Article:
There have been significant movements in the markets at the beginning of 2023. As anticipated, the majority of market movements have been caused by Central Banks and their fight against inflation using interest rates as their primary tool. Over the past few weeks, we have seen that inflation is starting to subside and the Fed has stated that it will continue to raise interest rates, albeit at a slower rate.

US Dollar weakened significantly

The market understood this to be that the Fed may begin rate cuts at the end of the year. US inflation has peaked at above 8% and the last print was 6.6% – we expect inflation to slow down more as the base effects of last year will start to affect the number.

What has this seemingly putting the brakes on interest rates in the US meant for the market? The US dollar is a lot weaker than it was 6 months ago – it is above the 1.0800 level after trading well below parity at one stage during last year. The weakness in the US dollar has caused a bit of “risk-on” in the market and riskier assets have gotten off to a strong start in 2023, as a result of the dollar’s weakness.

Risk of recession rising

In saying that, the Fed is taking its foot off the accelerator, and we still believe that there is a significant chance of a recession hitting the market in 2023. With interest rates expected to rise in the first half of 2023, anaemic economic growth could be stifled more, and recessions could start to pop up around the world. Should a recession happen, we could expect the US dollar to stage a recovery and EM currencies to come under renewed pressure.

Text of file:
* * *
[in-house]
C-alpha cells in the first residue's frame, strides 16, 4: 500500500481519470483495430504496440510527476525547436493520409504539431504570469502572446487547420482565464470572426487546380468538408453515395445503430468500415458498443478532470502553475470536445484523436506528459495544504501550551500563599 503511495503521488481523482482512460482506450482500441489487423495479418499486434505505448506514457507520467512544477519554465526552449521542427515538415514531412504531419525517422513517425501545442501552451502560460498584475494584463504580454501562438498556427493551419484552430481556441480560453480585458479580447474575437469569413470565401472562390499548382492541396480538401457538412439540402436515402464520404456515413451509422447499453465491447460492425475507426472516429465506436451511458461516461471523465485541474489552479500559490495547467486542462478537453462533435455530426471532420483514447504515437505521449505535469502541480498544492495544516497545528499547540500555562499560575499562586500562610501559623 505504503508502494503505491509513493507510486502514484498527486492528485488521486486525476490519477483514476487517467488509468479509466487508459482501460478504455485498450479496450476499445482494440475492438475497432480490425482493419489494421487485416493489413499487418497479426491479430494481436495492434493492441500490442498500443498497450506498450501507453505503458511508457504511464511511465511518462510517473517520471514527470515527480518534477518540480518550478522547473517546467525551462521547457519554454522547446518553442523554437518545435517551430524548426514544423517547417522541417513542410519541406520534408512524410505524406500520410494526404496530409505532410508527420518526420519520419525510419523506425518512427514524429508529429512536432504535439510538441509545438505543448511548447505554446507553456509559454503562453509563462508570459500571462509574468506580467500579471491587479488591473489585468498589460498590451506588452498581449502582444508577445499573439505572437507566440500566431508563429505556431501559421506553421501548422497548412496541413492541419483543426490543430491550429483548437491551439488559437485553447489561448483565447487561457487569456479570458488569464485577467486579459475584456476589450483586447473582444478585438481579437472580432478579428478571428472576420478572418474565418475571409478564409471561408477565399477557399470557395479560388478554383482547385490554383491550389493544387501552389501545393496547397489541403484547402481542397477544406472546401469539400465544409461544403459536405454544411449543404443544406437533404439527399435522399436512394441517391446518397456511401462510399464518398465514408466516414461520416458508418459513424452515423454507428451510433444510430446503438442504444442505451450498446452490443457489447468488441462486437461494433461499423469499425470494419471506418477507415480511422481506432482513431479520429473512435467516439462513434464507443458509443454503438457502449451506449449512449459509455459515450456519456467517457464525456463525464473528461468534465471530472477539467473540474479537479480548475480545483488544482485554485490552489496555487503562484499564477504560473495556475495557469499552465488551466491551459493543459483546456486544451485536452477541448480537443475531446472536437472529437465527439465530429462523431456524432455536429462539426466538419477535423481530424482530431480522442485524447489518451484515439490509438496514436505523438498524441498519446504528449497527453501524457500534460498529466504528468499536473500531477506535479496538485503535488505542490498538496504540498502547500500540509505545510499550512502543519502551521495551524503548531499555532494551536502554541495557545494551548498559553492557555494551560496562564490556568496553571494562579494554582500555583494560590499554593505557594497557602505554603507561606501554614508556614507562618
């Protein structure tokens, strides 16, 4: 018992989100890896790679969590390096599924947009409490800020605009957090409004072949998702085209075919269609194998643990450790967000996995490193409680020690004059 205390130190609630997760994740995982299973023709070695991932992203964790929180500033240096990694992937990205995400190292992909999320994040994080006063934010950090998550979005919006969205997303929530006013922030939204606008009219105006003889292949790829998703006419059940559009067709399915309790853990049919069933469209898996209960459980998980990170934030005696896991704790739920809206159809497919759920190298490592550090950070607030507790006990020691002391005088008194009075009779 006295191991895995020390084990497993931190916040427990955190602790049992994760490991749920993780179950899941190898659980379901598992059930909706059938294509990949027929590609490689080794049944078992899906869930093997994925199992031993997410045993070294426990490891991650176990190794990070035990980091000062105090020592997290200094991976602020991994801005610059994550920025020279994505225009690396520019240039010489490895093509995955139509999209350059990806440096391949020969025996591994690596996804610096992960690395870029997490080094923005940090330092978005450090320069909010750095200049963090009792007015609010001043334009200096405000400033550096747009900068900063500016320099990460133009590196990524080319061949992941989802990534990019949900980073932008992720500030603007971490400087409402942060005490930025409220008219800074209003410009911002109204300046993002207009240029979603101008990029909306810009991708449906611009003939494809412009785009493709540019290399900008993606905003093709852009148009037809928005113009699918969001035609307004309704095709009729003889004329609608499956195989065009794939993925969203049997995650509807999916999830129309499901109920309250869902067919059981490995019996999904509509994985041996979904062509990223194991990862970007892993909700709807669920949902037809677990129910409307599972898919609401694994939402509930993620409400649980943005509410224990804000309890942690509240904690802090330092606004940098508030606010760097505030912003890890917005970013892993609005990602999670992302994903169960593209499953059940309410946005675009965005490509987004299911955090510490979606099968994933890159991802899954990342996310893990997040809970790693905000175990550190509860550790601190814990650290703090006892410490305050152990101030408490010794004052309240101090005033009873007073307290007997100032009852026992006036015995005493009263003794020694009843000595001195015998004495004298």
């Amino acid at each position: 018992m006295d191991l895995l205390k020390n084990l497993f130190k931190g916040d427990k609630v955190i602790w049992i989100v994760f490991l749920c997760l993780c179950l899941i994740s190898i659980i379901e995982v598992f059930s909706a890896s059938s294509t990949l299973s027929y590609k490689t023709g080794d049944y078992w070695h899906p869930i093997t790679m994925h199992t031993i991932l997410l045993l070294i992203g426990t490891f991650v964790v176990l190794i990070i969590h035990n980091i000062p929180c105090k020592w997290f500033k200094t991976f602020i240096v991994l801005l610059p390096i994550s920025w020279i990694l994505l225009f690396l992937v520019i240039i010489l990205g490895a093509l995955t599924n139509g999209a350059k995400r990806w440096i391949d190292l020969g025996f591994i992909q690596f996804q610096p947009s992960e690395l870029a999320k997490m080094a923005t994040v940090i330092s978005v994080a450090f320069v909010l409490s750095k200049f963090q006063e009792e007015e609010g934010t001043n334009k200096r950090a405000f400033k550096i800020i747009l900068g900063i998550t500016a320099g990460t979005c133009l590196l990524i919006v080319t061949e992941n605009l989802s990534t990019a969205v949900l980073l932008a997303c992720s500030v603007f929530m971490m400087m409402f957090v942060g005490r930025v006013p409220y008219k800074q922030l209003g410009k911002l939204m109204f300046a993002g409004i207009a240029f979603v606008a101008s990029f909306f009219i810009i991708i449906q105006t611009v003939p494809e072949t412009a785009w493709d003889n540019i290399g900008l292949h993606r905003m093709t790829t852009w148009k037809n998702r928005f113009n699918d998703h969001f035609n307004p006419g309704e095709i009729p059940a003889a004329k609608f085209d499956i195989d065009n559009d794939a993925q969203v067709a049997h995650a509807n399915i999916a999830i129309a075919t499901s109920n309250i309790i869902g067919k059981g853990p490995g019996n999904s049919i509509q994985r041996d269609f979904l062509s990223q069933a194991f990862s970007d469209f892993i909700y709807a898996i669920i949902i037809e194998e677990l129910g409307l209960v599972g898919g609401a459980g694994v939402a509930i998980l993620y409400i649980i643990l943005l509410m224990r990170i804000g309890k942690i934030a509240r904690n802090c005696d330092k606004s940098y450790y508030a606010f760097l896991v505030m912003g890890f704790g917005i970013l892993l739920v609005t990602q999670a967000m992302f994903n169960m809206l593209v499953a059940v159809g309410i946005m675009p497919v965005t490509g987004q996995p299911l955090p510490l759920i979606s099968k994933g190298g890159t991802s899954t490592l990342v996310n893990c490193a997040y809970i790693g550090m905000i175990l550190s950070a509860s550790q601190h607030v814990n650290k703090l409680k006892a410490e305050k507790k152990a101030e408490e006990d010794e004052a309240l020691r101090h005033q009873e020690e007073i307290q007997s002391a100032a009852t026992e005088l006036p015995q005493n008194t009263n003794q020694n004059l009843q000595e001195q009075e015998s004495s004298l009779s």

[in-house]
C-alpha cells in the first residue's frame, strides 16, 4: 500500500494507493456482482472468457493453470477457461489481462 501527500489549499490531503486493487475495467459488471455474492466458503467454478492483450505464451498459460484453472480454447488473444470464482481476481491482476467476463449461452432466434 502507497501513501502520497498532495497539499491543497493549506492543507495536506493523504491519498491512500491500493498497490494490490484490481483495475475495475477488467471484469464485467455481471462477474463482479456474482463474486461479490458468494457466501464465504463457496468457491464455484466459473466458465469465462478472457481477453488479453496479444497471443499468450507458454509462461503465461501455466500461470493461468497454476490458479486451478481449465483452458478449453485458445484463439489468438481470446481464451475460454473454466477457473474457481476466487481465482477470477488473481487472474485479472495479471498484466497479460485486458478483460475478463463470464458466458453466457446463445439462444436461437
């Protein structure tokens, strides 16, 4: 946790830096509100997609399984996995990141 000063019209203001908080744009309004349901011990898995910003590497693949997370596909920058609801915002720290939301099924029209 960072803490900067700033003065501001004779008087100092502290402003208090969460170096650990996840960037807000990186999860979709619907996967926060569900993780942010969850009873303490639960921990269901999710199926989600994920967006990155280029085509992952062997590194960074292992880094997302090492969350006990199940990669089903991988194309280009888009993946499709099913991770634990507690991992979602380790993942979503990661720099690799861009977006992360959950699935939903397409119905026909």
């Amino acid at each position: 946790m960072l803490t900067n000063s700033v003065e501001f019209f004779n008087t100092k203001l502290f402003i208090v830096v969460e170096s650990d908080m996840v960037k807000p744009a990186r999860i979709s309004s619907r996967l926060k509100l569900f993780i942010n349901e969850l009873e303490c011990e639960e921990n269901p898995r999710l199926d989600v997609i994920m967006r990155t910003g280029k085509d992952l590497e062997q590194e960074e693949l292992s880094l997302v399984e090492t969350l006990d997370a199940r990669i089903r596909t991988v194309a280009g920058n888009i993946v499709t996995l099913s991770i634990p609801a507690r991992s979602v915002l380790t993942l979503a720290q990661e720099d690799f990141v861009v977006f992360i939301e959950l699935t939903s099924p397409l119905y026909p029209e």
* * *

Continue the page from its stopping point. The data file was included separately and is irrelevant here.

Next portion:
Speaking of EM currencies, we have seen the rand starting 2023 on quite the rollercoaster, trading wildly between R16.60 and R 17.40, as local factors are starting to weigh on the rand. We have seen the rand run on headlines of suggestions that the SARB should expand its mandate. We have also seen that local issues like Eskom are also placing a handbrake on any significant Rand appreciation.

It is quite easy to see that the rand is lagging behind its EM peers in appreciation, which only cements the notion that there is quite a significant risk premium built into the rand, as should the premium be taken out, the rand should be trading around the R16.00 level. The current concern is that local headlines are beginning to affect the rand, which in the past would have blown over, but the spotlight is now on South Africa. This means that both local news and the US dollar could affect the rand.

Rand the weakest EM currency

Looking at this week, we have very little in the way of top-tier data, which could intensify the scrutiny on the rand, and we could see the rand trading a little choppy. The rand started off the week at around R16.70 but has weakened above R17.00 and looking a little vulnerable for the rest of the week.